Quarterly commercial mortgage originations jumped.
U.S. commercial production jumped 26 percent from the first quarter to the second quarter, the Mortgage Bankers Association announced today. Volume was 40 percent better than a year earlier and the highest of all quarters since the beginning of 2001.
MBA noted a number of large deals contributed to the increase -- pushing the average loan size to $15.6 million from $13.8 million the prior period and $11.1 billion the previous year.
While the increase was seen across most property types, growth in hotel financing was exceptionally strong at 285 percent greater than the first quarter and 330 percent higher than the second quarter 2006. But health care facilities financed dropped 14 percent from the previous year and industrial financing was off 7 percent.
When compared to the first quarter 2007, only office and health care originations fell.
"The strong second quarter included heavy volume driven by real estate investment trust privatizations and continues a trend of second-quarter-over-second-quarter increases going back to the beginning of MBA's survey in 2001," MBA said.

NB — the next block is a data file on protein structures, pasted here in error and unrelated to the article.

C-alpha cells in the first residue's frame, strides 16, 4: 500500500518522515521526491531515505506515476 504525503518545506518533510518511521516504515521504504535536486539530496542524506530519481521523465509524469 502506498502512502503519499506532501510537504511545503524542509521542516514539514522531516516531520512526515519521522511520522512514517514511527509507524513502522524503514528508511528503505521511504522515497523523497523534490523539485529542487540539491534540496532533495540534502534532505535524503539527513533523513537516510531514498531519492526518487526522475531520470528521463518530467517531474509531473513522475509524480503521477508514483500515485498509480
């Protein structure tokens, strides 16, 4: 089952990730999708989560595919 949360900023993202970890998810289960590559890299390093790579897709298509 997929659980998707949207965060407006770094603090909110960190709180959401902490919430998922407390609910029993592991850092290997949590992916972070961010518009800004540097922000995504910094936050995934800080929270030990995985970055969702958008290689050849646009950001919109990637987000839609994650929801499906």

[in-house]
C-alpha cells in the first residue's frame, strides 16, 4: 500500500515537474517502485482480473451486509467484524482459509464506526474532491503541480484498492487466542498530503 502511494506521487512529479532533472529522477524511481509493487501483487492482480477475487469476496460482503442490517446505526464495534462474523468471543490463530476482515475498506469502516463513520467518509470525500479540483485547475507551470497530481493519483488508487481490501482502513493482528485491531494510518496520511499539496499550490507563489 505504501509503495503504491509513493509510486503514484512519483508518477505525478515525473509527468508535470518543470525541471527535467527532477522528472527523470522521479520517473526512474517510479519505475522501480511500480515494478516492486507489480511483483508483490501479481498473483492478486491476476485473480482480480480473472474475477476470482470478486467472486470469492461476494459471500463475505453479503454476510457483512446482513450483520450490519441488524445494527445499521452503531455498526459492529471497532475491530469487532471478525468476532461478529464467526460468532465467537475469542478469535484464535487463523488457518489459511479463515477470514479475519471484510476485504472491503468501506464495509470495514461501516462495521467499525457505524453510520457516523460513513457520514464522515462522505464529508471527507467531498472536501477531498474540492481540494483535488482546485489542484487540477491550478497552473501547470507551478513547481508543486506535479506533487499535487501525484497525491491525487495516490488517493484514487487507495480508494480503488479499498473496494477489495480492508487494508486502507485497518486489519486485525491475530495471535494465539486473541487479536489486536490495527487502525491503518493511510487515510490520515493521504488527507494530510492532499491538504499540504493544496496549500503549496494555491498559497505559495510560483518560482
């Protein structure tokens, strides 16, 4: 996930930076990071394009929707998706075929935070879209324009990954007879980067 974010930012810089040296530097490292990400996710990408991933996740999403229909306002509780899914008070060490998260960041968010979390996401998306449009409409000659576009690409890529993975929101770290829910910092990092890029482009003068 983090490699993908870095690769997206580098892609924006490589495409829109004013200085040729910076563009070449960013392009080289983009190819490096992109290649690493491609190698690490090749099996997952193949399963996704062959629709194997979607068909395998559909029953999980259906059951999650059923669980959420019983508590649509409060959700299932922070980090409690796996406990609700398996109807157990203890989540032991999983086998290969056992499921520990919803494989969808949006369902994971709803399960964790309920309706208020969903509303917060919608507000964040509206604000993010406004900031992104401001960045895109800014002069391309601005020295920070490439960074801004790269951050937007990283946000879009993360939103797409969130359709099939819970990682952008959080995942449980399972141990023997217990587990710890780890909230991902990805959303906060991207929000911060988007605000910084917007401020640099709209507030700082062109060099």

Commercial mortgage-backed securities issuance was $76 billion during the second quarter, up from $61 billion in the first quarter and $42 billion a year earlier.
Commercial mortgage debt outstanding exceeded $3.1 trillion on June 30, MBA said. Commercial bankers held 43 percent of the outstanding, while 23 percent was held in mortgage securities and 9 percent by life insurance companies.
The biggest commercial mortgage servicers were Wachovia Securities, with a servicing portfolio of 29,304 loans for $357 billion; Capmark Finance, with 37,991 loans for $252 billion; Midland Loan Services with 24,845 mortgages totaling $246 billion; Wells Fargo with 18,701 units for $153 billion; and KeyBank Real Estate Capital with 13,484 loans for $133 billion, according to the report.
The trade group forecast 2007 residential originations of $2.3 trillion, with production falling to an estimated $2.0 trillion next year.